201 N.J., at 55, 987 A.2d, at 579. It also noted that the U.S. distributor "structured [its] advertising and sales efforts in accordance with" J. McIntyre's "direction and guidance whenever possible," and that "at least some of the machines were sold on consignment to" the distributor. Id., at 55, 56, 987 A.2d, at 579 (internal quotation marks omitted).

In light of these facts, the New Jersey Supreme Court concluded that New Jersey courts could exercise jurisdiction over petitioner without contravention of the Due Process Clause. Jurisdiction was proper, in that court's view, because the injury occurred in New Jersey; because petitioner knew or reasonably should have known "that its products are distributed through a nationwide distribution system that might lead to those products being sold in any of the fifty states"; and because petitioner failed to "take some reasonable step to prevent the distribution of its products in this State." Id., at 77, 987 A.2d, at 592.

Both the New Jersey Supreme Court's holding and its account of what it called "[t]he stream-of-commerce doctrine of jurisdiction," id., at 80, 987 A.2d, at 594, were incorrect, however. This Court's Asahi decision may be responsible in part for that court's error regarding the stream of commerce, and this case presents an opportunity to provide greater clarity.

II

The Due Process Clause protects an individual's right to be deprived of life, liberty, or property only by the exercise of lawful power. Cf. Giaccio v. Pennsylvania, 382 U.S. 399, 403, 86 S.Ct. 518, 15 L.Ed.2d 447 (1966) (The Clause "protect[s] a person against having the Government impose burdens upon him except in accordance with the valid laws of the land"). This is no less true with respect to the power of a sovereign to resolve disputes through judicial process than with respect to the power of a sovereign to prescribe rules of conduct for those within its sphere. See Steel Co. v. Citizens for Better Environment, 523 U.S. 83, 94, 118 S.Ct. 1003, 140 L.Ed.2d 210 (1998) ("Jurisdiction is power to declare the law"). As a general rule, neither statute nor judicial decree may bind strangers to the State. Cf. Burnham v. Superior Court of Cal., County of Marin, 495 U.S. 604, 608–609, 110 S.Ct. 2105, 109 L.Ed.2d 631 (1990) (opinion of SCALIA, J.) (invoking "the phrase coram non judice, ‘before a person not a judge’—meaning, in effect, that the proceeding in question was not a judicial proceeding because lawful judicial authority was not present, and could therefore not yield a judgment ")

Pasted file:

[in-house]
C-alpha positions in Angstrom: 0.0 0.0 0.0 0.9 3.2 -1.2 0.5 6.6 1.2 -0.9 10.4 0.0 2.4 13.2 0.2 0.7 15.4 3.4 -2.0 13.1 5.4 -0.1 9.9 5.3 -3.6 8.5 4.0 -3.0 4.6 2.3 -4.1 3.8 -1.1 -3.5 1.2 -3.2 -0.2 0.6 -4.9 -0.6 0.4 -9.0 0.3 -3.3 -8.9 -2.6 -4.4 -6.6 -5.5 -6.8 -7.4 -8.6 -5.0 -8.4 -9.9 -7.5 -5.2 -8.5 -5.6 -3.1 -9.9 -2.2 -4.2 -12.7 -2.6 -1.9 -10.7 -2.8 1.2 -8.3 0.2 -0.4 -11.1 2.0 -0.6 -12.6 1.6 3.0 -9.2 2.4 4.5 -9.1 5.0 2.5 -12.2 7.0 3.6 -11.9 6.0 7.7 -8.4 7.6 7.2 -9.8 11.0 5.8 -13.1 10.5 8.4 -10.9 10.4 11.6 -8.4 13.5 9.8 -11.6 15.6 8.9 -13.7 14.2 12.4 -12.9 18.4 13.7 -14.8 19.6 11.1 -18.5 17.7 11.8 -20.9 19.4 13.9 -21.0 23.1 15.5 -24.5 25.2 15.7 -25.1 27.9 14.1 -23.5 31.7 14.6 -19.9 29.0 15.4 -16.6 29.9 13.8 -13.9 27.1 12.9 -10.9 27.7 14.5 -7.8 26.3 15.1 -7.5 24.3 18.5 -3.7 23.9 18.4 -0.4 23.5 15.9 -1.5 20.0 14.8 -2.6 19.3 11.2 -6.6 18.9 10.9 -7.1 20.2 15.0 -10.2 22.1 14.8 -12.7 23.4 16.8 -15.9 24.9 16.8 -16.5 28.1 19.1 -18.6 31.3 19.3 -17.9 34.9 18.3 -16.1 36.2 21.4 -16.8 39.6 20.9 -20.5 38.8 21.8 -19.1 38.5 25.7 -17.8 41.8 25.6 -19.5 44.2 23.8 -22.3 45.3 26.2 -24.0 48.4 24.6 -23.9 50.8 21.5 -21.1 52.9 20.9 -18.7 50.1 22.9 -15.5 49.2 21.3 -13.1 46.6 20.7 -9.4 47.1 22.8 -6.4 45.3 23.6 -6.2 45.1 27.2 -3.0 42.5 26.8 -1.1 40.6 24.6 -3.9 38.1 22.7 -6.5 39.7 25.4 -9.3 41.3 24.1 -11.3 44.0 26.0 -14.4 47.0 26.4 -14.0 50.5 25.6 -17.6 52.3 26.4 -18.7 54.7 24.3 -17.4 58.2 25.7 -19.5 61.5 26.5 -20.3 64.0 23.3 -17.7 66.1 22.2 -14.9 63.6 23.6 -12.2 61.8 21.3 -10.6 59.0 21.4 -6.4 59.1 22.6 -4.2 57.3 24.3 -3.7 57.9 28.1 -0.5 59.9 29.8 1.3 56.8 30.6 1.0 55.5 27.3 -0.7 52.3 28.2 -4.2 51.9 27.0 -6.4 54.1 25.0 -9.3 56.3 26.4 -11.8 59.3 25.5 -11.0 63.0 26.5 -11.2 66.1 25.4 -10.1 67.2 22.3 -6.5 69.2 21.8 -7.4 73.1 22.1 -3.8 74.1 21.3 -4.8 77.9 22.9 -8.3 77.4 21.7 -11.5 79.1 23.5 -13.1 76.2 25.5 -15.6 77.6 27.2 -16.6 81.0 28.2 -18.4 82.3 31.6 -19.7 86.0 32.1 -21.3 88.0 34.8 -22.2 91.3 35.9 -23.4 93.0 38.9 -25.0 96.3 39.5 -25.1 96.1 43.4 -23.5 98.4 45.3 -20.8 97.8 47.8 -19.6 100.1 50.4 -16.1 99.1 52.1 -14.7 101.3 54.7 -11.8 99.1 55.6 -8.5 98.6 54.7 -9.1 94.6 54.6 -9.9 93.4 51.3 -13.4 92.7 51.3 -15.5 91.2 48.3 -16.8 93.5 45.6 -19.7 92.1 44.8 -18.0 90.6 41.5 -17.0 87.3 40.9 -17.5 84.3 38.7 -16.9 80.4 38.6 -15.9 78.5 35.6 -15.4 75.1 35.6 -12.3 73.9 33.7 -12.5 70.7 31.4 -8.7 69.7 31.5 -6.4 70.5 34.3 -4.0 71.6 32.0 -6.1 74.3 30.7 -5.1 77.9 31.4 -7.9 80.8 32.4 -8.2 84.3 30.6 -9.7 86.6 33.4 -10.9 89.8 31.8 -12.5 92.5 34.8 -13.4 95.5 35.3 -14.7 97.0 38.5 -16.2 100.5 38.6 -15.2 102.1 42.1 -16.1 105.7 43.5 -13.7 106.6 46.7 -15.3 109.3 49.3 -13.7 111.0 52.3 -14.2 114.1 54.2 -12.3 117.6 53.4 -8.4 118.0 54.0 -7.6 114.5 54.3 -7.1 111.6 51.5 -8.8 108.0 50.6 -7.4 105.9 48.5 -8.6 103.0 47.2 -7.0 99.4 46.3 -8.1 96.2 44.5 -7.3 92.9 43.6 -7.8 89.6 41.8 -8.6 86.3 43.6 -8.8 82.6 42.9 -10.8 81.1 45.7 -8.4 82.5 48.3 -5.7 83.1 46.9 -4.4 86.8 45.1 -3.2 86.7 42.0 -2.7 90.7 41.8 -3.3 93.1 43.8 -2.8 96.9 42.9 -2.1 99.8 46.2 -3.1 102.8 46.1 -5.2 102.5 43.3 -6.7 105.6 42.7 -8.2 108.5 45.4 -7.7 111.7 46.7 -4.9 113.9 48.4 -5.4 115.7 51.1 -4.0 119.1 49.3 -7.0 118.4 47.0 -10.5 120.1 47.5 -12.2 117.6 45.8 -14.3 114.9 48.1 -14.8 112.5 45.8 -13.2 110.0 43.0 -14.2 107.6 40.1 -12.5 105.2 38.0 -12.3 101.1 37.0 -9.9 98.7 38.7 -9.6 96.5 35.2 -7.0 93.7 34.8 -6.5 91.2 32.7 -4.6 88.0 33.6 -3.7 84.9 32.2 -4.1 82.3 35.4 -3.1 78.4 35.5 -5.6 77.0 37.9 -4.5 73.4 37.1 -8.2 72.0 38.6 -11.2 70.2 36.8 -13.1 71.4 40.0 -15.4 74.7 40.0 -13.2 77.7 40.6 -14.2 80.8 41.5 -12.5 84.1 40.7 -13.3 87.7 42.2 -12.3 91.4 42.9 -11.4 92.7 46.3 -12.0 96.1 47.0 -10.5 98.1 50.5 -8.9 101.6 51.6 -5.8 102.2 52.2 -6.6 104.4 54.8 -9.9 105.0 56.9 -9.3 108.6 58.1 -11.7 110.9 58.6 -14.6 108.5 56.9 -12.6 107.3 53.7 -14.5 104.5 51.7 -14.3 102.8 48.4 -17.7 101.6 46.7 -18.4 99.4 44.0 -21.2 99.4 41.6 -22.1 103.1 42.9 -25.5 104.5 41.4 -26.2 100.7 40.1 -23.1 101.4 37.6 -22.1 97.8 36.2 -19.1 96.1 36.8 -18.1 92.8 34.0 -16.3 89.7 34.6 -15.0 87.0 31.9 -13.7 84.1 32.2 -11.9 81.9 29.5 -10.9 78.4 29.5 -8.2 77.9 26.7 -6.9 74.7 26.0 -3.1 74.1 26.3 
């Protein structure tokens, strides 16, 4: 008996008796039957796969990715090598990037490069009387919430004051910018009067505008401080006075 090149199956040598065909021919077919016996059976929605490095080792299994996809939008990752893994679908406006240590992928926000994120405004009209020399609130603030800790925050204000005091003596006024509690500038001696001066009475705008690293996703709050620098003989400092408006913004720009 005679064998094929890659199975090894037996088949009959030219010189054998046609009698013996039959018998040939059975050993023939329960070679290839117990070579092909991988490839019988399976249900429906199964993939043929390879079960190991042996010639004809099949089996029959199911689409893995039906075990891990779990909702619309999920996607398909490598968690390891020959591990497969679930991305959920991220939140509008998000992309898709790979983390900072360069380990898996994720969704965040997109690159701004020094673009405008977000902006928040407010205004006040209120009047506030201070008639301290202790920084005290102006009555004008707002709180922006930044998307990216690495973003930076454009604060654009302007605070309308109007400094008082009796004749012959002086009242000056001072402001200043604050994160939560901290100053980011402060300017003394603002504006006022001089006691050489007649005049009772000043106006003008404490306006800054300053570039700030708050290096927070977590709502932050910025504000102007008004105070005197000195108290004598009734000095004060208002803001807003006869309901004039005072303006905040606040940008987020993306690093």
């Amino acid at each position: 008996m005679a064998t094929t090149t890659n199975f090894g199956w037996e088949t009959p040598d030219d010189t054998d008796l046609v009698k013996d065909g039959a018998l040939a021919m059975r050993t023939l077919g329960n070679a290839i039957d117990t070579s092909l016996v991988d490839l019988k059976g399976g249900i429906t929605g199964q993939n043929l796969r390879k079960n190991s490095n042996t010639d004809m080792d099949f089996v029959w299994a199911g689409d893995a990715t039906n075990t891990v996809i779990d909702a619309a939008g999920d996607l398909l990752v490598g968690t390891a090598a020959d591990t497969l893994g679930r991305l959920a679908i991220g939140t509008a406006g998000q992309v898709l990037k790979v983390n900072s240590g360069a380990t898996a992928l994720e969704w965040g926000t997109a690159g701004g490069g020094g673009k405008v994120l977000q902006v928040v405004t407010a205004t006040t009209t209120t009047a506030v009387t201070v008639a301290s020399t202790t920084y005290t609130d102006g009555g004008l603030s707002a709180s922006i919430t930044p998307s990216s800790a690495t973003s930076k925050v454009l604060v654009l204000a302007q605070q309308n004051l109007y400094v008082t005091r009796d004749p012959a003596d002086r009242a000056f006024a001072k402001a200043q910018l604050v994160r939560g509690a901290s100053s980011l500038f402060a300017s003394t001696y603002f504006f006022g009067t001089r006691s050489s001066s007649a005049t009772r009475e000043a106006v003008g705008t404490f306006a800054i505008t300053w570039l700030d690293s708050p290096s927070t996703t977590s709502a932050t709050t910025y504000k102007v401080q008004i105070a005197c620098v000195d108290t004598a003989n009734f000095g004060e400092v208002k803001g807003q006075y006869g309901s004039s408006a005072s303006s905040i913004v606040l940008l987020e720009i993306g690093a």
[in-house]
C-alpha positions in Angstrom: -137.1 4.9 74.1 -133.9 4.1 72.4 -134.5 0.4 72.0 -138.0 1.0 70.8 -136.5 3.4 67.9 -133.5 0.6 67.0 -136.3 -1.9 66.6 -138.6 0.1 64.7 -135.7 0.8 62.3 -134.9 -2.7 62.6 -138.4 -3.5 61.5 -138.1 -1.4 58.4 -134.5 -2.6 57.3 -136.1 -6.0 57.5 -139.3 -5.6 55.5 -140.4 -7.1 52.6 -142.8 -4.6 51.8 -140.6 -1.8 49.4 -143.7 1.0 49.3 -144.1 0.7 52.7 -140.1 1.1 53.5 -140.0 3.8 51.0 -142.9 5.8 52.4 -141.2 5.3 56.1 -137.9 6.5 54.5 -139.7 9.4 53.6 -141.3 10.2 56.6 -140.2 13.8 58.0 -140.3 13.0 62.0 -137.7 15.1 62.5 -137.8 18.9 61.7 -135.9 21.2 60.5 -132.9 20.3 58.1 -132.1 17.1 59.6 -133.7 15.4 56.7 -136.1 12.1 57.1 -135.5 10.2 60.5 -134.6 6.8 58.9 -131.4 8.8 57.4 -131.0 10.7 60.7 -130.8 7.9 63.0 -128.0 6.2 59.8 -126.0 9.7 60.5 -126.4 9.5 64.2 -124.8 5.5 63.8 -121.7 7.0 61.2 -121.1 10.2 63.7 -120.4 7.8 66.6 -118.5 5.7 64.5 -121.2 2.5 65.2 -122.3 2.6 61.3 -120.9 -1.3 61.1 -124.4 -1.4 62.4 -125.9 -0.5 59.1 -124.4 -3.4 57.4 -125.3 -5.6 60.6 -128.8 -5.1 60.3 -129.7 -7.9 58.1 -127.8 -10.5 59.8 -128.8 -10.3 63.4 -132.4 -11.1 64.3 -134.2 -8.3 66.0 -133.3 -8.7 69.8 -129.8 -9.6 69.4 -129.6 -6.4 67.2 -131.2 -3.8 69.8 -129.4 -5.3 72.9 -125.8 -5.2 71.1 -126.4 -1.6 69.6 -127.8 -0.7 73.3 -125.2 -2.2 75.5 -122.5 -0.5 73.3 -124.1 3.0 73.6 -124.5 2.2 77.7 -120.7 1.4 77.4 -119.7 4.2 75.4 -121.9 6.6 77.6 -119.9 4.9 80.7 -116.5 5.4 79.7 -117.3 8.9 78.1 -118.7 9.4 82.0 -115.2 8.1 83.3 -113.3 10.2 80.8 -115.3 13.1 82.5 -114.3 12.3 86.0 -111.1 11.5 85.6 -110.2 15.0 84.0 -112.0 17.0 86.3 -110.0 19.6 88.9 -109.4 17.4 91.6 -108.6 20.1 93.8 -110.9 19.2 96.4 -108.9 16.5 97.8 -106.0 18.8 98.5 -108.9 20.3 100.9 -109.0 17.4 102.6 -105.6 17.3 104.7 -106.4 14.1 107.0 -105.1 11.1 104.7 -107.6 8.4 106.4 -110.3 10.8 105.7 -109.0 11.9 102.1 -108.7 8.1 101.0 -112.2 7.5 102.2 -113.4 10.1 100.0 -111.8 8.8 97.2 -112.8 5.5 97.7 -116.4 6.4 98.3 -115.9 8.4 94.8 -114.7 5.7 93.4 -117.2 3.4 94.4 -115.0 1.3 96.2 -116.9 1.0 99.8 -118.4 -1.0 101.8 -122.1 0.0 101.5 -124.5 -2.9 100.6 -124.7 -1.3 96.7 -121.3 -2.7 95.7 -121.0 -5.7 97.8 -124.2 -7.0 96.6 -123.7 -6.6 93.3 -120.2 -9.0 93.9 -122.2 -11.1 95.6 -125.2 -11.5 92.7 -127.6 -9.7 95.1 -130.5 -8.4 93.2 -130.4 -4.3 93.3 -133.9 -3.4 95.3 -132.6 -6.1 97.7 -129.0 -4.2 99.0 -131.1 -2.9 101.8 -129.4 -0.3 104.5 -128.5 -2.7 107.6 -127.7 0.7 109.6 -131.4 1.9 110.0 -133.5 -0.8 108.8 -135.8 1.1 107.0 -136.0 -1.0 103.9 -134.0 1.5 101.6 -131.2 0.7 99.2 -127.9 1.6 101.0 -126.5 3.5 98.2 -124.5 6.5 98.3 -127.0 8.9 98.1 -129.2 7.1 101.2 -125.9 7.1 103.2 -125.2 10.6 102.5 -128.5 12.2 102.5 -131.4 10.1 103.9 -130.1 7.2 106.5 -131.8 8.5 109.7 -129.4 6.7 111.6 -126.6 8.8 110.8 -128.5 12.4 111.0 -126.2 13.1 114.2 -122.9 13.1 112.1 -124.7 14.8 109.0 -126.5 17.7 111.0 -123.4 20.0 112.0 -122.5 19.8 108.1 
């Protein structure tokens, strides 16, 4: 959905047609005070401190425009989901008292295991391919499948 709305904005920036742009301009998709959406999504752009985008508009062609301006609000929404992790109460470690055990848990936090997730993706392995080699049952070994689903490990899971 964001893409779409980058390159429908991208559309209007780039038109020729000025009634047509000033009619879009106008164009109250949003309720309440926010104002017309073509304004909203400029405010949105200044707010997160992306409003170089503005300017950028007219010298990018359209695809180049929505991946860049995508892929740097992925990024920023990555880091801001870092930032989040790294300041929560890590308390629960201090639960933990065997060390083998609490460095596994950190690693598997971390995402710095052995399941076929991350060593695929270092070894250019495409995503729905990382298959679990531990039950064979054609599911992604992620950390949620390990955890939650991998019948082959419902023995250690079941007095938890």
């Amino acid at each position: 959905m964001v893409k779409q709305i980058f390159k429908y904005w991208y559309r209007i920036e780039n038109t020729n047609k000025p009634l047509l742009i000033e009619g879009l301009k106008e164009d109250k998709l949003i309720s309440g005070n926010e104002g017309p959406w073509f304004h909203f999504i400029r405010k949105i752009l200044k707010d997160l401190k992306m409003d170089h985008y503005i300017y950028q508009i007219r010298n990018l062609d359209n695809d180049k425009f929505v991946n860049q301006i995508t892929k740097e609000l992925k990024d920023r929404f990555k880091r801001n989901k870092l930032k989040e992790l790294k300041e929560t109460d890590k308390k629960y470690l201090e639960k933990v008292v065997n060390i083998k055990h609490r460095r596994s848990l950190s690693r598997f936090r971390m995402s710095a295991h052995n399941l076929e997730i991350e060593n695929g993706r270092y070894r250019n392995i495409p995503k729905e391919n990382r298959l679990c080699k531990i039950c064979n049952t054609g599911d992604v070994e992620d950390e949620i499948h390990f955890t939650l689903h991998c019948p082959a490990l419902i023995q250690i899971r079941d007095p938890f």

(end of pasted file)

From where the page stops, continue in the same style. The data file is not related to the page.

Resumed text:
A court may subject a defendant to judgment only when the defendant has sufficient contacts with the sovereign "such that the maintenance of the suit does not offend ‘traditional notions of fair play and substantial justice.’ " International Shoe Co. v. Washington, 326 U.S. 310, 316, 66 S.Ct. 154, 90 L.Ed. 95 (1945) (quoting Milliken v. Meyer, 311 U.S. 457, 463, 61 S.Ct. 339, 85 L.Ed. 278 (1940) ). Freeform notions of fundamental fairness divorced from traditional practice cannot transform a judgment rendered in the absence of authority into law. As a general rule, the sovereign's exercise of power requires some act by which the defendant "purposefully avails itself of the privilege of conducting activities within the forum State, thus invoking the benefits and protections of its laws," Hanson, 357 U.S., at 253, 78 S.Ct. 1228, though in some cases, as with an intentional tort, the defendant might well fall within the State's authority by reason of his attempt to obstruct its laws. In products-liability cases like this one, it is the defendant's purposeful availment that makes jurisdiction consistent with "traditional notions of fair play and substantial justice."

A person may submit to a State's authority in a number of ways. There is, of course, explicit consent. E.g., Insurance Corp. of Ireland v. Compagnie des Bauxites de Guinee, 456 U.S. 694, 703, 102 S.Ct. 2099, 72 L.Ed.2d 492 (1982). Presence within a State at the time suit commences through service of process is another example. See Burnham, supra . Citizenship or domicile—or, by analogy, incorporation or principal place of business for corporations—also indicates general submission to a State's powers. Goodyear Dunlop Tires Operations, S.A. v. Brown, post,

p. 2854. Each of these examples reveals circumstances, or a course of conduct, from which it is proper to infer an intention to benefit from and thus an intention to submit to the laws of the forum State. Cf. Burger King Corp. v. Rudzewicz, 471 U.S. 462, 476, 105 S.Ct. 2174, 85 L.Ed.2d 528 (1985). These examples support exercise of the general jurisdiction of the State's courts and allow the State to resolve both matters that originate within the State and those based on activities and events elsewhere. Helicopteros Nacionales de Colombia, S.A. v. Hall, 466 U.S. 408, 414, and n. 9, 104 S.Ct. 1868, 80 L.Ed.2d 404 (1984). By contrast, those who live or operate primarily outside a State have a due process right not to be subjected to judgment in its courts as a general matter.

There is also a more limited form of submission to a State's authority for disputes...